Why Do You Argue With Siblings About Your Aging Parents?

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Headache

Lots of Boomer-aged siblings find themselves fighting about their aging parents.

Should Mom be allowed to stay in her home even though she’s really not safe living alone?  How about the driving issue?  Does one parent have Alzheimer’s or some other dementia and some siblings are in denial about it?  Who pays for a parent’s care? These are common areas of disagreement in families that can tear apart relationships if you are not mindful of how you fight.

You can’t stop your brothers or sisters from having a different way of seeing your parent’s situation, but you can change the way you approach the conversation with them.

Getting along, and agreeing to disagree are manageable if you know how.

In some ways it’s like the fair fighting rules for married people or couples. There are things you can do and things you should never do.  The most destructive things we do when we are in a conflict with siblings can’t be undone.  Emotionally loaded subjects can bring out the worst in families.  If you are aware of fighting fair, you have a better chance of still being on speaking terms with siblings after your parents pass on.

Some of the worst mistakes are the same for any fight:  they are verbally violent and cause harm that may last long after the fight ends. The basics of fair fighting are the equivalent of not “hitting below the belt”.  They include setting up a few ground rules. We use them at AgingParents.com when we have to work with sibling warfare in a family meeting by phone or in person, sitting at a table.
The subject of parents in declining health brings up a lot of feelings, good or not, about the parent and each person’s relationship with the parent.  It also brings up a lot about the siblings relationships with each other, sometimes things never discussed before.  Things can get explosive.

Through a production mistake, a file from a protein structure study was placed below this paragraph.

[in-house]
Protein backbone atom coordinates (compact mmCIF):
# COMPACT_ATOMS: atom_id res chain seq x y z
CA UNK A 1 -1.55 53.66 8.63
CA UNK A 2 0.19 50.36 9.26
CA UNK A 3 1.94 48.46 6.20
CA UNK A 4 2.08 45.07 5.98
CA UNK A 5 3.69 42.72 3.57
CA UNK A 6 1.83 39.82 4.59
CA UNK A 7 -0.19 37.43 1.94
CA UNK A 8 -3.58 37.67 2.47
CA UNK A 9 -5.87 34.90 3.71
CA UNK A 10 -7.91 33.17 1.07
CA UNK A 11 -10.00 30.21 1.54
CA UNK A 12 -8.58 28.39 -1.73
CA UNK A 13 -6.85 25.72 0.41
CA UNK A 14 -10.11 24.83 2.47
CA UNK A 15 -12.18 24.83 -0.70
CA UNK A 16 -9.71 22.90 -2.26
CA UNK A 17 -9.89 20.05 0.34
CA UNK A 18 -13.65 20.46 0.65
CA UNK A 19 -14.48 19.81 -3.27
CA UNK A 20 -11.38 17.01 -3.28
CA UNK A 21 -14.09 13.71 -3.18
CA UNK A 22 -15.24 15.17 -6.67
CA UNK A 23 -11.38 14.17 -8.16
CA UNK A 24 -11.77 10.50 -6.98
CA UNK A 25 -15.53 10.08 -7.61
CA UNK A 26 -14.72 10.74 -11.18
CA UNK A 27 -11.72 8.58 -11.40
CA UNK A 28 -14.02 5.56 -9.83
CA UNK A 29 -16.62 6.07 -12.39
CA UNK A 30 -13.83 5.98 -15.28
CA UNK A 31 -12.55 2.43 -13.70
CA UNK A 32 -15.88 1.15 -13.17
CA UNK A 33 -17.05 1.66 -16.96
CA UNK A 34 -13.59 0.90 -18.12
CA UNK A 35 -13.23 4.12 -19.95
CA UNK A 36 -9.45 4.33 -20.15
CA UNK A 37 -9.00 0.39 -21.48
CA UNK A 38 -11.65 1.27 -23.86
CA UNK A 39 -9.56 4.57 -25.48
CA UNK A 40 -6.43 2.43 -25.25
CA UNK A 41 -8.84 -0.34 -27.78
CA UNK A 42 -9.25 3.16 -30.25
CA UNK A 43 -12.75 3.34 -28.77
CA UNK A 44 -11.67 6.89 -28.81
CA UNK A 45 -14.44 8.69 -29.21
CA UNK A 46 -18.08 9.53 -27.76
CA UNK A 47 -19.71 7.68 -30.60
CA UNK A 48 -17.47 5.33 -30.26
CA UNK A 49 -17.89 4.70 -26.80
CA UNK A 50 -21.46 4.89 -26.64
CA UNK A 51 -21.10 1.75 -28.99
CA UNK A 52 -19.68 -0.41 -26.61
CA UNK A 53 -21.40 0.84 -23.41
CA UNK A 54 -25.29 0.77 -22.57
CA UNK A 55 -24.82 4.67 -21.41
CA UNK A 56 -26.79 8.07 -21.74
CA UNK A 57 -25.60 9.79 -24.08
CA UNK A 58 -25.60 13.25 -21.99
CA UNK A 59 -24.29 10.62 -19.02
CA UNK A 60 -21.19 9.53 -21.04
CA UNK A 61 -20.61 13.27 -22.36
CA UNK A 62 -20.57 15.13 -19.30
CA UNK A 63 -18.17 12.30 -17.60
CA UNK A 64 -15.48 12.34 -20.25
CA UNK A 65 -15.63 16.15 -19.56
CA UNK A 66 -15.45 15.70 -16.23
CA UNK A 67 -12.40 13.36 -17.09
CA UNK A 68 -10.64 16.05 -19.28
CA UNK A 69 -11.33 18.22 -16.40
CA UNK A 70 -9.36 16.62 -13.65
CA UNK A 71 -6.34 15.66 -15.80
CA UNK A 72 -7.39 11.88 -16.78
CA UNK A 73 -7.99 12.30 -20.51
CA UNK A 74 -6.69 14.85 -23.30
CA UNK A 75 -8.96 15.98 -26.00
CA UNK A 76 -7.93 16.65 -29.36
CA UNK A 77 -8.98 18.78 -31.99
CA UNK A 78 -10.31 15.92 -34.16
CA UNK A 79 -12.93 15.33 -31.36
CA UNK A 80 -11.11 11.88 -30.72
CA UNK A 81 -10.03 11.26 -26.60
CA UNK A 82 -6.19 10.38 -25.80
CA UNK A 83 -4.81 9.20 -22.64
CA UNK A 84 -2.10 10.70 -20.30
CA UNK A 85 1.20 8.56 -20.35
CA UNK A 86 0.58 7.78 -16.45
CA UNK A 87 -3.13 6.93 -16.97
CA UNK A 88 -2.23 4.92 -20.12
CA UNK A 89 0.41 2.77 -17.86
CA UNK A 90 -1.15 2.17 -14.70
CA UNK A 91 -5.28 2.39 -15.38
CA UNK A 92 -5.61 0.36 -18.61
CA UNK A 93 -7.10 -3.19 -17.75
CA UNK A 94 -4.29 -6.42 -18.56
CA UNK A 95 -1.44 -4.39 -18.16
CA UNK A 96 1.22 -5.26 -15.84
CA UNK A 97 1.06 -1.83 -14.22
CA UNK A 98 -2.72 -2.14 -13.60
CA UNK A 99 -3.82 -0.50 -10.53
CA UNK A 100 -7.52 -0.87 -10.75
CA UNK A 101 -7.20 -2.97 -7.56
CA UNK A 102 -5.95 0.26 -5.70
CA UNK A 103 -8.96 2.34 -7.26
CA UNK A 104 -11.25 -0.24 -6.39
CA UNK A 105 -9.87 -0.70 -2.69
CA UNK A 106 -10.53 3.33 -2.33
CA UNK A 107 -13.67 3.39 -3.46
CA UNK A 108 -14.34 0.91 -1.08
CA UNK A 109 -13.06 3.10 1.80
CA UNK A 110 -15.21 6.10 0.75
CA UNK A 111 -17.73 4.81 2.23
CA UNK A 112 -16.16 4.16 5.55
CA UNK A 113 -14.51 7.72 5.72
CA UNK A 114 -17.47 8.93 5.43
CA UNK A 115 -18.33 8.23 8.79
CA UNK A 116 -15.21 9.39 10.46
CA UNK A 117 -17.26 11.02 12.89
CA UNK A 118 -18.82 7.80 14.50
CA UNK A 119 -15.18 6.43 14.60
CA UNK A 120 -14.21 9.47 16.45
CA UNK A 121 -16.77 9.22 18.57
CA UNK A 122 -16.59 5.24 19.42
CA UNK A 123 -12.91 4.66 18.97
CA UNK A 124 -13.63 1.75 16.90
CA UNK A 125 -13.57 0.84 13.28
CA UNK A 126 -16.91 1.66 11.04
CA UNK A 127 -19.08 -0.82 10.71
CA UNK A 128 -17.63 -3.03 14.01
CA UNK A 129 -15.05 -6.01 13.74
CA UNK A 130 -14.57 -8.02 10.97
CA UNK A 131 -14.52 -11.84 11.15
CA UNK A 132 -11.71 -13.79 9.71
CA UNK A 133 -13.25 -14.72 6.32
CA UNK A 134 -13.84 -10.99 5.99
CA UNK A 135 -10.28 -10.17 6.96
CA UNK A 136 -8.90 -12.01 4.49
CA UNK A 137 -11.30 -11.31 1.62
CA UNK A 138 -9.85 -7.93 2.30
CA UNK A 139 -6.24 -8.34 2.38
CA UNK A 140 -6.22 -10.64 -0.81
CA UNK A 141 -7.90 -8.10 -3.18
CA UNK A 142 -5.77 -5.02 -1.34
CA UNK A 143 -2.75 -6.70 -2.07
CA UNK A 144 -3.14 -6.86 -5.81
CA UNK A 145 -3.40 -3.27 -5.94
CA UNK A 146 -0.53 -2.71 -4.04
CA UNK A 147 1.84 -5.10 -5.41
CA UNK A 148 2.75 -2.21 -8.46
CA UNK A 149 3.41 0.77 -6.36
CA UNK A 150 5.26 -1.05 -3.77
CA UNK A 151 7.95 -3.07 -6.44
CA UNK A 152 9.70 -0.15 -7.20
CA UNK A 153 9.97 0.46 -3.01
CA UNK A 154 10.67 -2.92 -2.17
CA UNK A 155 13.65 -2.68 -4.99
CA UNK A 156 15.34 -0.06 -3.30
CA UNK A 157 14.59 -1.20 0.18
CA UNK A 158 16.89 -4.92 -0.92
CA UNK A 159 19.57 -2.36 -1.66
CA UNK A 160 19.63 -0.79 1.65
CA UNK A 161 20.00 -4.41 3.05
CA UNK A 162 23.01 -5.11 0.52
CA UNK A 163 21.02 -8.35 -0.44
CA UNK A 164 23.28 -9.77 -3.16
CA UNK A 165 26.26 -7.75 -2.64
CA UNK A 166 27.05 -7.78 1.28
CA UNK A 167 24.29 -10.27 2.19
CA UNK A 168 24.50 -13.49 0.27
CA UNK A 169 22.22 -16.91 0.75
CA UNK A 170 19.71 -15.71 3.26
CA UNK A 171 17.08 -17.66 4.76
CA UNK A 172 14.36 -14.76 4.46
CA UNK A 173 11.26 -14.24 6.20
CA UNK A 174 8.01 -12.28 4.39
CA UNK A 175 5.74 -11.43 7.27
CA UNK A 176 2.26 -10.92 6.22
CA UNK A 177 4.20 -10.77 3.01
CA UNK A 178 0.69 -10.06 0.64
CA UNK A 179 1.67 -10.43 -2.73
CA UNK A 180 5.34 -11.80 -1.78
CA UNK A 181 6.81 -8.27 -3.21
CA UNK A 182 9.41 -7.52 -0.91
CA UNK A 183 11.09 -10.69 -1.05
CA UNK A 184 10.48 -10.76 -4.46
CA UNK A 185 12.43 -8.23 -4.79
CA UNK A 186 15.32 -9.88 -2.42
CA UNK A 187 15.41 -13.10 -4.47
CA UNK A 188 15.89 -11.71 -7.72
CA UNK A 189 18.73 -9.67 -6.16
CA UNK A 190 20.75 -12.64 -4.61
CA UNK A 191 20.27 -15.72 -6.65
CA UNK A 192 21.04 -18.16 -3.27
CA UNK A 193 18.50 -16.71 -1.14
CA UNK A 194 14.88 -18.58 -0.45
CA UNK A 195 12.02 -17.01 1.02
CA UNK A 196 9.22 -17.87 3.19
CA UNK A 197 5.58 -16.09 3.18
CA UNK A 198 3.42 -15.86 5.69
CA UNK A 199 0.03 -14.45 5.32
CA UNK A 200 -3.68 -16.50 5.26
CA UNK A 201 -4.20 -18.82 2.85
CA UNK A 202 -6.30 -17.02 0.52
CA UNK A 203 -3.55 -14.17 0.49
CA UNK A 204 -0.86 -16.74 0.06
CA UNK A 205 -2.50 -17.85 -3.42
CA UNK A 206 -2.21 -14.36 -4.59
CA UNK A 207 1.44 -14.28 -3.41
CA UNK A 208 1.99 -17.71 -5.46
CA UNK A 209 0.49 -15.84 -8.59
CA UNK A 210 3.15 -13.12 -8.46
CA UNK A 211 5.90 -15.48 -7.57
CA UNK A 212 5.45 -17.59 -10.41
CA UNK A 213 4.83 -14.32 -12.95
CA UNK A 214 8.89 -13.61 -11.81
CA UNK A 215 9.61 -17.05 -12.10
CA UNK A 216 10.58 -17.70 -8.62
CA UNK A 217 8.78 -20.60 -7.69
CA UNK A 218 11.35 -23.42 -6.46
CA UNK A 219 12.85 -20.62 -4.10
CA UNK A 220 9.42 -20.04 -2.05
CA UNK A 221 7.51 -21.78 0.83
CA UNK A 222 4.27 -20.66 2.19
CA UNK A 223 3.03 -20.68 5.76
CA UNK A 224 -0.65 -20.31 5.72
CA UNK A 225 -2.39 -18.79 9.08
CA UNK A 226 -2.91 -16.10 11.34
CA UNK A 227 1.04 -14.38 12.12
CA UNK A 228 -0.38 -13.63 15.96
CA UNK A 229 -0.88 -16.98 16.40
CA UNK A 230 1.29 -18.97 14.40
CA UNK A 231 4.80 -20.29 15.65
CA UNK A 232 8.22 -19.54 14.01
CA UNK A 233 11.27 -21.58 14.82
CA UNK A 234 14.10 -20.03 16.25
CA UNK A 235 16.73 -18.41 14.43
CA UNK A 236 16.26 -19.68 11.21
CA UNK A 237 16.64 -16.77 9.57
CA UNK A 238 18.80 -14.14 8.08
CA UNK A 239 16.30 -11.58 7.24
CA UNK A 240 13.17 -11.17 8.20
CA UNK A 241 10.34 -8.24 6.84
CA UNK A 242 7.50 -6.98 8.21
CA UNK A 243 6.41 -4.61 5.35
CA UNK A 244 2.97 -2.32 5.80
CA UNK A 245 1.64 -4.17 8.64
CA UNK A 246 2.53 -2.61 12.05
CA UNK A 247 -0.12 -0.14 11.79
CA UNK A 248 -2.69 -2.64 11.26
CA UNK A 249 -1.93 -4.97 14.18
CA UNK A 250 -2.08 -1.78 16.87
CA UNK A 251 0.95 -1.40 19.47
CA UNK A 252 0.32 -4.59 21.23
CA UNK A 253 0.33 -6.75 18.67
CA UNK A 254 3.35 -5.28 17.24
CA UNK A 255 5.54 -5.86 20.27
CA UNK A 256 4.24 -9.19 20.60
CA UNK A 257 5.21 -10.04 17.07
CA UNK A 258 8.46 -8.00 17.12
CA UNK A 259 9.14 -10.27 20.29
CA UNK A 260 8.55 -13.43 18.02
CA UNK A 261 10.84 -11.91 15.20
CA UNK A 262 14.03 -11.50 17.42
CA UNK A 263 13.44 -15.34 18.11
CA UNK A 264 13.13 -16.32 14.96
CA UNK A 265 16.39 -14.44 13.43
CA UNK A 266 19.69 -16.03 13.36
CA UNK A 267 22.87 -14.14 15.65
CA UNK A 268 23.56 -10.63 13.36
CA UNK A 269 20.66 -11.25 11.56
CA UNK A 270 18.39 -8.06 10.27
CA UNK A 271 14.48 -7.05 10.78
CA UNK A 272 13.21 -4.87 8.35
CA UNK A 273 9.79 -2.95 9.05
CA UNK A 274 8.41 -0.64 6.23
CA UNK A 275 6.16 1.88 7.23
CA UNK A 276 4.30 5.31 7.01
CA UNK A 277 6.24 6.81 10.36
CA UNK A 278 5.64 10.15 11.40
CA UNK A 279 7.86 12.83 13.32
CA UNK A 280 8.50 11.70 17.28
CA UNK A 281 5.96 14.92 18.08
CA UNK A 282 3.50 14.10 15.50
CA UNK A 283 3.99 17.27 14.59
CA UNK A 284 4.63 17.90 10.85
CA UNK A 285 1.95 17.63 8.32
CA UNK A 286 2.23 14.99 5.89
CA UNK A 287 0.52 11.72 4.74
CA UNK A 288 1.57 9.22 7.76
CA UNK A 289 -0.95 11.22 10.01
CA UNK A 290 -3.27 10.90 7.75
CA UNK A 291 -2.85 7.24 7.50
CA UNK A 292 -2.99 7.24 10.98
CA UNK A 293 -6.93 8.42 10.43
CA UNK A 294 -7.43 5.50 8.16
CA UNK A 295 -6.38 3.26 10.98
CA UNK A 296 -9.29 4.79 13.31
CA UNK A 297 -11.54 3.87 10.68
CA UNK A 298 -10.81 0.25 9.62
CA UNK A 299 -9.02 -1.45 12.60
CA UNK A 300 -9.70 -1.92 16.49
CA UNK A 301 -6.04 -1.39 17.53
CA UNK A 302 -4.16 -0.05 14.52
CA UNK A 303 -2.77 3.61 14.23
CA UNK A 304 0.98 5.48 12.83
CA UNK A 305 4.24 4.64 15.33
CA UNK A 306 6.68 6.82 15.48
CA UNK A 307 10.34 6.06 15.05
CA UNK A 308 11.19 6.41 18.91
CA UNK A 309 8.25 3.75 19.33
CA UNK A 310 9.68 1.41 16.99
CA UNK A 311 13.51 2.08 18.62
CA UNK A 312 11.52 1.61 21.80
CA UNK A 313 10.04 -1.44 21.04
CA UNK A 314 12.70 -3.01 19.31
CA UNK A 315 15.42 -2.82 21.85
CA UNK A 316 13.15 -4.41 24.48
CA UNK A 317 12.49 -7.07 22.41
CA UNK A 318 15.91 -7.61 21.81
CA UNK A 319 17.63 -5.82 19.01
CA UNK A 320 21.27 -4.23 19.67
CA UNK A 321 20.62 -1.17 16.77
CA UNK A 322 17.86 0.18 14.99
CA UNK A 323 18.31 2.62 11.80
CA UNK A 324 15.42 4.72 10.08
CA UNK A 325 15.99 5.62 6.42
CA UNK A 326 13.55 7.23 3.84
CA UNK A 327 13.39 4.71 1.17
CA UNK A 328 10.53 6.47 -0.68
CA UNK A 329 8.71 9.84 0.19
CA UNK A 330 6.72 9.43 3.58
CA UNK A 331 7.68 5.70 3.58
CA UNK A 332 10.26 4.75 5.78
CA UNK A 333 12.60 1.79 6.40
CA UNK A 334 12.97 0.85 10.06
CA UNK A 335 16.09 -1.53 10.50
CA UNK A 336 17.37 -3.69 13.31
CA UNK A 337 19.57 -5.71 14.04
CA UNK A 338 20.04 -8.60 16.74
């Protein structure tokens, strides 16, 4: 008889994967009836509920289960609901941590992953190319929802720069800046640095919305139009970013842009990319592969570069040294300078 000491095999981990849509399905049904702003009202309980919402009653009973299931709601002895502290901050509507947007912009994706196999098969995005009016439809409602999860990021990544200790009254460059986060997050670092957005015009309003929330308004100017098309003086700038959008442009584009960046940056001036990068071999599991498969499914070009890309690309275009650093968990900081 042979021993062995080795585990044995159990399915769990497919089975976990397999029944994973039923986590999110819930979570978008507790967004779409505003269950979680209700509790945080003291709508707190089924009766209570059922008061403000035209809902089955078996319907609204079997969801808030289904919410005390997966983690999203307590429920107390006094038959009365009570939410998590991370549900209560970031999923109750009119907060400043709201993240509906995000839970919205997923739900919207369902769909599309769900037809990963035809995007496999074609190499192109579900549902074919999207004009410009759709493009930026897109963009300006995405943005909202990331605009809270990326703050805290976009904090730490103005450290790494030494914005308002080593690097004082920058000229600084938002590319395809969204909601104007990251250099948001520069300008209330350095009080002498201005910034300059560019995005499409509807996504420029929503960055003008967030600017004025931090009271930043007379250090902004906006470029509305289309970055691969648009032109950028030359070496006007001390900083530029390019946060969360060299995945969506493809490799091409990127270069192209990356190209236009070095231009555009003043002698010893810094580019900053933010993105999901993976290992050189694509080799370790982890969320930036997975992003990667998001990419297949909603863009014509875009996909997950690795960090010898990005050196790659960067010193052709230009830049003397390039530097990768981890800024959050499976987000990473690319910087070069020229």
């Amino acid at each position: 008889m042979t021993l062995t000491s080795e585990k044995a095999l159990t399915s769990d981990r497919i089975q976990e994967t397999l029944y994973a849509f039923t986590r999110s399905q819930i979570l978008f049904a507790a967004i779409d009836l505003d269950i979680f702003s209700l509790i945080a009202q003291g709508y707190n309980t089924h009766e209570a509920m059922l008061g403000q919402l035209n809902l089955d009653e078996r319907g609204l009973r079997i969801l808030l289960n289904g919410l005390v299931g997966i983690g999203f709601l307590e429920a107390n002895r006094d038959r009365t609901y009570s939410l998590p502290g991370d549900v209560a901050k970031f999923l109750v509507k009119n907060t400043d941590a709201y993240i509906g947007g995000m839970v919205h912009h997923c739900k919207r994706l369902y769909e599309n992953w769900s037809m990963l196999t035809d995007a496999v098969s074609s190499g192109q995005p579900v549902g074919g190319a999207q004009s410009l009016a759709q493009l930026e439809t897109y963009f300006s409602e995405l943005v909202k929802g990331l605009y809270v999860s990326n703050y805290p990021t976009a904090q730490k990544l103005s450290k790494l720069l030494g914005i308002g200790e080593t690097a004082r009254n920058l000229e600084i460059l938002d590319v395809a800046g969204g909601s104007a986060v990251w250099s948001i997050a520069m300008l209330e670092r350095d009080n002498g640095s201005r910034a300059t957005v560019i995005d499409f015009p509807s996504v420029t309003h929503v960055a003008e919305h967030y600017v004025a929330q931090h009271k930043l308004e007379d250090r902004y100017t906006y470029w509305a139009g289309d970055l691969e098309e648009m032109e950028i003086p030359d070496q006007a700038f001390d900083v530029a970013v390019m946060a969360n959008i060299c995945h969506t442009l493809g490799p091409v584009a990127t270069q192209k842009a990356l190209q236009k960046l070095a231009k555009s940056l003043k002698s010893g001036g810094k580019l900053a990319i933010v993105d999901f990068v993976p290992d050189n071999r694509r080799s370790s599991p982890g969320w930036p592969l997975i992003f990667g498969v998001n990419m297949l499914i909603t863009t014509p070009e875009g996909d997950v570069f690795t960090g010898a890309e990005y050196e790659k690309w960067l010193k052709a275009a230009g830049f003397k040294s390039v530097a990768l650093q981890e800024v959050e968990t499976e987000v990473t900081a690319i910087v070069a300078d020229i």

Here are ground rules we always ask people to follow to keep it civil, though some can’t seem to restrain themselves from doing otherwise.  These rules do help everyone actually communicate while struggling with a load of emotions rising to the surface about Mom or Dad.

1. No name calling, no swearing and cursing, and no shouting at each other.  These are all forms of verbal violence and they can cause hurt you may not mean to cause.  Restrain yourself and see if everyone can agree to do the same.

2.  Define among you what you’re going to talk about ahead of the conversation and stick to it. It will reduce the magnitude of the disagreement and keep the door closed, for now, on other volatile subjects.  Make a list or agenda if you need to.  It can help.

3.  Agree to avoid bringing up the past, especially about decades old hurts. If you focus on what Mom or Dad needs, things will go a lot better.  Stick to the problem with your parent that caused this conversation in the first place.

4.  Don’t start sentences with “You”.  Statements like “You can’t be bothered!” or “You don’t care about anyone else” don’t get anyone anywhere in a fight.  They tend to make the other sibling defensive and it gets worse from there.

5.  No interrupting. You need to listen to the sibling who is talking.  It helps to have a leader in the conversation to keep this rule in force. If there isn’t one, you can remind others that we agreed to not interrupt each other.

6.  Don’t clam up, no matter how angry you get in a fight with a sibling,. Be honest about your feelings and keep your message about what you want to do clear.  Take a breath or take a break, but come back and be straight about what is bothering you.

7.  Ask your sibling what he or she needs.  It sounds simple, but this rarely happens.  You can find out a lot about how to resolve your disagreements if you ask more questions of those who are involved in the fight with you. If a sibling is angry with you because there is something he or she is not getting, perhaps they’ll admit it and you can do something about it.

8. Avoid absolute statements like “you never contribute a dime” or “I always know you’ll disappear when there’s work to do”.  If you try another tack such as “I’m feeling overwhelmed by the work of taking care of Dad and I would like you to come next month and give me a break” is going to work a lot better than the “always’, “never” extreme statements.

No matter how your relationships have been with siblings in the past, we can all do better when an aging parent conflict comes up.  The rules of fair fighting work.  Try discussing them, passing them around or testing the waters with siblings by bringing up the idea before any meeting at which you anticipate an argument.  It might be a big relief to you when things go better than ever.

Until next time,
Carolyn Rosenblatt
AgingParents.com

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